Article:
media refers to inflammation of the middle ear area just behind
the eardrum. Two out of three children under the age of three
suffer at least one episode of otitis media, and up to one
third experience six or more episodes by the time they start
school. Common symptoms include irritability, difficulty sleeping
and fussiness (in younger children), and ear pain and hearing
loss (in older children).
Antibiotics are standard treatment for this condition, despite
little scientific evidence supporting their use. A case in
point comes from the British Medical Journal, which published
a study comparing antibiotic treatment vs. placebo (no treatment)
for acute otitis media. Among 53 general practices in the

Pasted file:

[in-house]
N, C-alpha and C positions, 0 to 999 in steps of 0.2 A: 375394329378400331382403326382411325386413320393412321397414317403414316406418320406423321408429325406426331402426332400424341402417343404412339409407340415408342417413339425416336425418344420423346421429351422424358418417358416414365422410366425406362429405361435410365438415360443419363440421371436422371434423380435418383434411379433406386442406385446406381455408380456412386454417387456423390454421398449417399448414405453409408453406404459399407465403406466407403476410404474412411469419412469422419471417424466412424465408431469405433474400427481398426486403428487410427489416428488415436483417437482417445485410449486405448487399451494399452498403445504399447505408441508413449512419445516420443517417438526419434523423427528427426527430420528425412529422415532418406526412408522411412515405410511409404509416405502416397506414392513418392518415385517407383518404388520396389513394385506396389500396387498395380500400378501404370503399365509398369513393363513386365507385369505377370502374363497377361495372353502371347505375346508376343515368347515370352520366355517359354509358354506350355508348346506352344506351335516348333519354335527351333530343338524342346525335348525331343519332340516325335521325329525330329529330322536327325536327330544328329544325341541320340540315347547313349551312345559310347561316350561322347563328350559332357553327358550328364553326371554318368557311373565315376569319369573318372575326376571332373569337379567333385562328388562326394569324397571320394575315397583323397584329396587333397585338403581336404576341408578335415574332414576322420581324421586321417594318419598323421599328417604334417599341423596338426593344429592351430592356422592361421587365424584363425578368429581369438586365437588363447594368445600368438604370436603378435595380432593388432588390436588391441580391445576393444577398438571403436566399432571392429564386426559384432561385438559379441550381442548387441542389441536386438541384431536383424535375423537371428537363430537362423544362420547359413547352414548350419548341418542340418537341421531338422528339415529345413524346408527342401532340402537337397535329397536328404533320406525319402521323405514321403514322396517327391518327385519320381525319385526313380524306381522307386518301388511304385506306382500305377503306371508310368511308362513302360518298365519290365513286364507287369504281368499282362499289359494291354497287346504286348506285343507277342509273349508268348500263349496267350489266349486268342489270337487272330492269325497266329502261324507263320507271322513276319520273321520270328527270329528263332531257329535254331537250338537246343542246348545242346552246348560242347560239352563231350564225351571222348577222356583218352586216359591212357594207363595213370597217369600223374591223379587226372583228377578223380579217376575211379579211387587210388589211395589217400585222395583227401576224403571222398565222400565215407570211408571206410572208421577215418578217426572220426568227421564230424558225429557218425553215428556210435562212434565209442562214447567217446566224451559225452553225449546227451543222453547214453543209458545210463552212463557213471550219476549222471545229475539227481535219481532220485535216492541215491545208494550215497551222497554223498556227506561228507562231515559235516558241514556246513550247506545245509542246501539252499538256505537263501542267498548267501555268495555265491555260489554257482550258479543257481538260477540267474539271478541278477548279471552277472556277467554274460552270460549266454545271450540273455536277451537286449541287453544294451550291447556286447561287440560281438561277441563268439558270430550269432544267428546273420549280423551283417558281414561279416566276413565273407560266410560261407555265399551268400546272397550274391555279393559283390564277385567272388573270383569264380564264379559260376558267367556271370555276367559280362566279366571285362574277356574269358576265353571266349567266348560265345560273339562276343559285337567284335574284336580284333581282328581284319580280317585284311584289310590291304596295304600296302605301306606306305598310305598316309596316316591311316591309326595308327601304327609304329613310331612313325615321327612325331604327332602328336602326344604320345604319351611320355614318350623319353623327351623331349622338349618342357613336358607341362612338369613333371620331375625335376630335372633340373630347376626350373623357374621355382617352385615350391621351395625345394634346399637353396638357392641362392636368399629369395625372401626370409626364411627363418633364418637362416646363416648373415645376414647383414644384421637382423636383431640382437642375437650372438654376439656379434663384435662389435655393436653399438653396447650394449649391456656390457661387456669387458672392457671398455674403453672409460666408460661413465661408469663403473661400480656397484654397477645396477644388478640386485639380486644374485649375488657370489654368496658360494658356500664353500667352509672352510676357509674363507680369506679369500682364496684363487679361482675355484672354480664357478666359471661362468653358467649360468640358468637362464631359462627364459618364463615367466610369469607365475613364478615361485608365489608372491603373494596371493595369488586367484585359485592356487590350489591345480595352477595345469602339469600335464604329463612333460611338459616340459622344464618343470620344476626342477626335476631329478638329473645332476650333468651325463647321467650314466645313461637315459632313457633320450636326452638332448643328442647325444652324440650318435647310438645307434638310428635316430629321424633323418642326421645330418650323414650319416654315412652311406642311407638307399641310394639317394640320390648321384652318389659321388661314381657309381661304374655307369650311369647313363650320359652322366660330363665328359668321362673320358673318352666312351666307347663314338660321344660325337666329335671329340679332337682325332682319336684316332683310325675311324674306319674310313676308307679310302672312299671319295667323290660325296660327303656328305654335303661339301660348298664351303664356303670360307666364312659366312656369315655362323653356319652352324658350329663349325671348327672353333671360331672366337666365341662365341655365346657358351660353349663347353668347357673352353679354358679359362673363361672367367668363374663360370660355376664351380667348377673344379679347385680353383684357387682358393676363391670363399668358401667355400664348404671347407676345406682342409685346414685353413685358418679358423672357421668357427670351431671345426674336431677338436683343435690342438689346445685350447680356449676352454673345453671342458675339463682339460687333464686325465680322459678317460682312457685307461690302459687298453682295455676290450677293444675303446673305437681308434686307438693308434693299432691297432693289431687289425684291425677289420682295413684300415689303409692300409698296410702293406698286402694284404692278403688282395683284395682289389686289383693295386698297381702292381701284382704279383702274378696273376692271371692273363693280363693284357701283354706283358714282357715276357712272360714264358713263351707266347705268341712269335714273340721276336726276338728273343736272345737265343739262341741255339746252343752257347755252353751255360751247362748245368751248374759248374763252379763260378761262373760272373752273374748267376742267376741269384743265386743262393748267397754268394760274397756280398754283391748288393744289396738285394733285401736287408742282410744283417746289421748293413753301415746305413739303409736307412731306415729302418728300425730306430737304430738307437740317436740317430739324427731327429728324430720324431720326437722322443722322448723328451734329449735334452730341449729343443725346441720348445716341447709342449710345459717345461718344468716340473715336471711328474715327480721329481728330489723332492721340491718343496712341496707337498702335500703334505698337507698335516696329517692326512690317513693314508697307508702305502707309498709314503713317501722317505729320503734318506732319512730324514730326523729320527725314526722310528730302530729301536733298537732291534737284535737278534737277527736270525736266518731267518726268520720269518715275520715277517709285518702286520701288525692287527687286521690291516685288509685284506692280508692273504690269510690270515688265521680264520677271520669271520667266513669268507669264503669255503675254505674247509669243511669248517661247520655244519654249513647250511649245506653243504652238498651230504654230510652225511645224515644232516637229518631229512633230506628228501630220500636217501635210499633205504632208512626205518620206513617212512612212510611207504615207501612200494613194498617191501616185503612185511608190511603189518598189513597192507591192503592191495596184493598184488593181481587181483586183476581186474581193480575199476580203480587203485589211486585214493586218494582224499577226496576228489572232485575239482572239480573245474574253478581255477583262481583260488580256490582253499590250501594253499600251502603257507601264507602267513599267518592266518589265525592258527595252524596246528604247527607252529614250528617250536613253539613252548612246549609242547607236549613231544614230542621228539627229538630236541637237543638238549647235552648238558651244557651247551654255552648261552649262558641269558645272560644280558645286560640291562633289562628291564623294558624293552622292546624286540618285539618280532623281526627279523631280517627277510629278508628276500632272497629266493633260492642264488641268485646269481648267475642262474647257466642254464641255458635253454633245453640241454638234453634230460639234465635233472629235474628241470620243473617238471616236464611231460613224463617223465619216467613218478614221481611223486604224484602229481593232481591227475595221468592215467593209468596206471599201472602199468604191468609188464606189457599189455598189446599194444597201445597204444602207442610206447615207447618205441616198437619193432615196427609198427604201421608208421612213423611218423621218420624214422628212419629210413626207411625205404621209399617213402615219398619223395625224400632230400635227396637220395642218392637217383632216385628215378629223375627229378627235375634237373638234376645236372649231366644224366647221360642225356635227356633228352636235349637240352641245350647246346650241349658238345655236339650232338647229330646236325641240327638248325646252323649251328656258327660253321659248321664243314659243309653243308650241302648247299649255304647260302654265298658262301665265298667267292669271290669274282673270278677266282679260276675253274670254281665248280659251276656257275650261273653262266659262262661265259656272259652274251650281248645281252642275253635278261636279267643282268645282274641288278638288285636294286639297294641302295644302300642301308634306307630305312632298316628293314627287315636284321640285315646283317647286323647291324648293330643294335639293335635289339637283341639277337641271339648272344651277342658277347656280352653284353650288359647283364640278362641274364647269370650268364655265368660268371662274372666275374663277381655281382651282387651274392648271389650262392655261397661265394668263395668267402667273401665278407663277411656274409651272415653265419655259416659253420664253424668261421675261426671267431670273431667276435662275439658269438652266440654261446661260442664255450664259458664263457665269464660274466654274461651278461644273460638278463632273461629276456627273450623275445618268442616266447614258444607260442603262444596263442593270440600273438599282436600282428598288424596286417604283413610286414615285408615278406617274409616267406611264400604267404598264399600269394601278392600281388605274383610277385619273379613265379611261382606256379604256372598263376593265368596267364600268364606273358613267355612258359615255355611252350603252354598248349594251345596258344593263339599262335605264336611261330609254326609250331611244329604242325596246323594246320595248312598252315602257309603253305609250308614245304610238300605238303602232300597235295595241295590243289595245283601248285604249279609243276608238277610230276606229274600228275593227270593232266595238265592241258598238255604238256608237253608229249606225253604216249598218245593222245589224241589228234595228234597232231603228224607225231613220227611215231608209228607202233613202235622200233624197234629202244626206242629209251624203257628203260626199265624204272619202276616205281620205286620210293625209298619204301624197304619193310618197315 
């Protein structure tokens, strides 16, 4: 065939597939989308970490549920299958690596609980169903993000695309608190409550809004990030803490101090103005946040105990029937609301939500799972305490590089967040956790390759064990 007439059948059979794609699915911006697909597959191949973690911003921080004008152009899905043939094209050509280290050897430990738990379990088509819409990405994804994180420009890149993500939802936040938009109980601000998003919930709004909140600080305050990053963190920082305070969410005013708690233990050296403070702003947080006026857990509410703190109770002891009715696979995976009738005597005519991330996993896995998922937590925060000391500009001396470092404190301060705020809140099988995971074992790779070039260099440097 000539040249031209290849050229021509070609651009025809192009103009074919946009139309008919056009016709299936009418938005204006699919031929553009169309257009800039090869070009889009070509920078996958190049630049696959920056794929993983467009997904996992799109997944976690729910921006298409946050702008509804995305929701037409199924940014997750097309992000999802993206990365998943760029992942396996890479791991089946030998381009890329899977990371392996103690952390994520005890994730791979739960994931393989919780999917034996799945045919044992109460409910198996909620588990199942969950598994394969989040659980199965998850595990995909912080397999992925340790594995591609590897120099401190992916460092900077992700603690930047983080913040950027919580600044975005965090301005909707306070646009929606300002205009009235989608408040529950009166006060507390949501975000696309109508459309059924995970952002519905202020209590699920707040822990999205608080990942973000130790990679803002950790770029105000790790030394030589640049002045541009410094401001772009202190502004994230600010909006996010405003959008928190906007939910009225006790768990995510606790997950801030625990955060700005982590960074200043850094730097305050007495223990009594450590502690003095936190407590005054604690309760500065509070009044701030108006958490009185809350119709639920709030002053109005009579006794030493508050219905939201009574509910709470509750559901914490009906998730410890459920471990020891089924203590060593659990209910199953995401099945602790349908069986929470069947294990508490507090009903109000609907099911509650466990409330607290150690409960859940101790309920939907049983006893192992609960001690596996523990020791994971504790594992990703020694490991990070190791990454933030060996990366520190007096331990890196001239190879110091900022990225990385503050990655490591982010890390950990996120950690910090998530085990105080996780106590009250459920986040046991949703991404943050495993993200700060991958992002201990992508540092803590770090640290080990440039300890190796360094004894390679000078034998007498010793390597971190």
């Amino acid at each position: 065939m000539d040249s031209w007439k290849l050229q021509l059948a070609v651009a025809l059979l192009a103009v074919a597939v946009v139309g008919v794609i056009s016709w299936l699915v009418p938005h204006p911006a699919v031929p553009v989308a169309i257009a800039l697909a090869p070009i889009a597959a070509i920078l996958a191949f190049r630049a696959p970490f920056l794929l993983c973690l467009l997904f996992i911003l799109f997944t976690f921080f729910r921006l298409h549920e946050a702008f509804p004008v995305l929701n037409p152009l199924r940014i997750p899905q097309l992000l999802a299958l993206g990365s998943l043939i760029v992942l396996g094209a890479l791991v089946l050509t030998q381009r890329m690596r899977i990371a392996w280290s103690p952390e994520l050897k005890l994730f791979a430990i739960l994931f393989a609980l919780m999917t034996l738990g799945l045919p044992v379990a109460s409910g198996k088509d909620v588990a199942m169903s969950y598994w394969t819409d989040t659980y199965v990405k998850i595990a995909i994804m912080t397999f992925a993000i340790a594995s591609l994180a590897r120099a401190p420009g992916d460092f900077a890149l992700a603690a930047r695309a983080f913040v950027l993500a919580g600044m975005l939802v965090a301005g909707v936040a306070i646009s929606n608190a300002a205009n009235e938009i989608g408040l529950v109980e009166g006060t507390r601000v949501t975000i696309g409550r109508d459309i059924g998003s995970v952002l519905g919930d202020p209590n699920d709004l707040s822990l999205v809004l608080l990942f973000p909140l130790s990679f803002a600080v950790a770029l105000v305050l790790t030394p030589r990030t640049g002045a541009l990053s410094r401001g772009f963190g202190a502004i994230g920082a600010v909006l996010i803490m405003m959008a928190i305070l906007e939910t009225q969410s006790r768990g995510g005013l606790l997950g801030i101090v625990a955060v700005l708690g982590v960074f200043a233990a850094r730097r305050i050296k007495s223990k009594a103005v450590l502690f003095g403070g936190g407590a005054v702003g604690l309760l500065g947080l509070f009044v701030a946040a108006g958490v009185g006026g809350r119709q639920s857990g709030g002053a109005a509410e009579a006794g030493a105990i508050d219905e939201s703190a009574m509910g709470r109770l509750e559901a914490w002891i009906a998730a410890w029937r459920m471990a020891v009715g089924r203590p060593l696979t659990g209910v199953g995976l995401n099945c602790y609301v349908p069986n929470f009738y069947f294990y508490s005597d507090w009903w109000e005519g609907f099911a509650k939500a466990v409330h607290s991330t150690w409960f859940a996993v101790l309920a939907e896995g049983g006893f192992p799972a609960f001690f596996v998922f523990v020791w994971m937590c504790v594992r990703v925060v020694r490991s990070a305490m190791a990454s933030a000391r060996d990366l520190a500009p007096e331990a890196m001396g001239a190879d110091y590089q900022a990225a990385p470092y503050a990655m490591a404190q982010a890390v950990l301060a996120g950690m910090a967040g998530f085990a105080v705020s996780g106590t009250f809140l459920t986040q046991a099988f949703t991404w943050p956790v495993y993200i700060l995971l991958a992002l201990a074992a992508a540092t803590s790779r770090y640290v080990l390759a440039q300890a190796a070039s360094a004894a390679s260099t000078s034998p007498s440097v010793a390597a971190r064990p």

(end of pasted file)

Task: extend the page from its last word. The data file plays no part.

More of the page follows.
Netherlands, 240 children between six months and two years
of age were randomly selected to receive either amoxicillin
or placebo. Results showed only slight differences between
the two groups with regard to symptom resolution (more common
in the antibiotic group at day four, but similar by day 11);
duration of fever (shortened by one additional day in the
antibiotic group); and crying and/or pain (no differences
between the two groups).
The authors conclude that if seven to eight children with
acute otitis media are given amoxicillin treatment, only one
child will experience symptom improvement by day four. They
suggest that the effectiveness of antibiotics for this condition
is limited, especially in children under two years of age.
Contact your chiropractor for information on nonmedical approaches
to resolving otitis media.
Damoiseaux RAMJ, van Balen FAM, Hoes AW, et al. Primary-care-based
randomized, double-blind trial of amoxicillin versus placebo
for acute otitis media in children aged under 2 years. British
Medical Journal, Feb. 5, 2000: Vol. 320, pp350-54.
To learn more about chiropractic management of childhood
conditions, visit http://www.chiroweb.com/tyh/childhood.html